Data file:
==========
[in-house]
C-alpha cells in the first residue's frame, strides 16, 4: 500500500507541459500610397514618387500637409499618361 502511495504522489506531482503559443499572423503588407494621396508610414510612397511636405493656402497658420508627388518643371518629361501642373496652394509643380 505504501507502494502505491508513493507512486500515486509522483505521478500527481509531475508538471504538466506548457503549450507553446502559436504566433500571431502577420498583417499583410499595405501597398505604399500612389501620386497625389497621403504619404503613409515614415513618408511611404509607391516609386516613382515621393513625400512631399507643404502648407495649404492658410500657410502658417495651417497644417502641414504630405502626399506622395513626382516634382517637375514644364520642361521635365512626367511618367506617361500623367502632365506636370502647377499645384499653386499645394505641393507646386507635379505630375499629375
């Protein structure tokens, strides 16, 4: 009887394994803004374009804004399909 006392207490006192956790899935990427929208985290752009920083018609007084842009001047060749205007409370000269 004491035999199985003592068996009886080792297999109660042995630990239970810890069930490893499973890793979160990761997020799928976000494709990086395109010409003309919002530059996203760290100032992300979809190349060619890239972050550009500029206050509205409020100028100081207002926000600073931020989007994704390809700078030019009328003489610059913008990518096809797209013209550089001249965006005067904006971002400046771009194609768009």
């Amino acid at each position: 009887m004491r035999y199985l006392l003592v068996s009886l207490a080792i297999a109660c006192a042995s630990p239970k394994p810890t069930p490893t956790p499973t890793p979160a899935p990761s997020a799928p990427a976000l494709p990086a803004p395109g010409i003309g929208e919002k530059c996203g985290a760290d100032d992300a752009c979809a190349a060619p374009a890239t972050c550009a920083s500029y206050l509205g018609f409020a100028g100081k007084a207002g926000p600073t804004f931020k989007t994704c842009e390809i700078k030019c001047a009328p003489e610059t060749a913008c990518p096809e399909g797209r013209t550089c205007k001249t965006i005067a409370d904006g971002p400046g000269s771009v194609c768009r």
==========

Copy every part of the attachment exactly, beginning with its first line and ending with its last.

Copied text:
[in-house]
C-alpha cells in the first residue's frame, strides 16, 4: 500500500507541459500610397514618387500637409499618361 502511495504522489506531482503559443499572423503588407494621396508610414510612397511636405493656402497658420508627388518643371518629361501642373496652394509643380 505504501507502494502505491508513493507512486500515486509522483505521478500527481509531475508538471504538466506548457503549450507553446502559436504566433500571431502577420498583417499583410499595405501597398505604399500612389501620386497625389497621403504619404503613409515614415513618408511611404509607391516609386516613382515621393513625400512631399507643404502648407495649404492658410500657410502658417495651417497644417502641414504630405502626399506622395513626382516634382517637375514644364520642361521635365512626367511618367506617361500623367502632365506636370502647377499645384499653386499645394505641393507646386507635379505630375499629375
């Protein structure tokens, strides 16, 4: 009887394994803004374009804004399909 006392207490006192956790899935990427929208985290752009920083018609007084842009001047060749205007409370000269 004491035999199985003592068996009886080792297999109660042995630990239970810890069930490893499973890793979160990761997020799928976000494709990086395109010409003309919002530059996203760290100032992300979809190349060619890239972050550009500029206050509205409020100028100081207002926000600073931020989007994704390809700078030019009328003489610059913008990518096809797209013209550089001249965006005067904006971002400046771009194609768009």
């Amino acid at each position: 009887m004491r035999y199985l006392l003592v068996s009886l207490a080792i297999a109660c006192a042995s630990p239970k394994p810890t069930p490893t956790p499973t890793p979160a899935p990761s997020a799928p990427a976000l494709p990086a803004p395109g010409i003309g929208e919002k530059c996203g985290a760290d100032d992300a752009c979809a190349a060619p374009a890239t972050c550009a920083s500029y206050l509205g018609f409020a100028g100081k007084a207002g926000p600073t804004f931020k989007t994704c842009e390809i700078k030019c001047a009328p003489e610059t060749a913008c990518p096809e399909g797209r013209t550089c205007k001249t965006i005067a409370d904006g971002p400046g000269s771009v194609c768009r």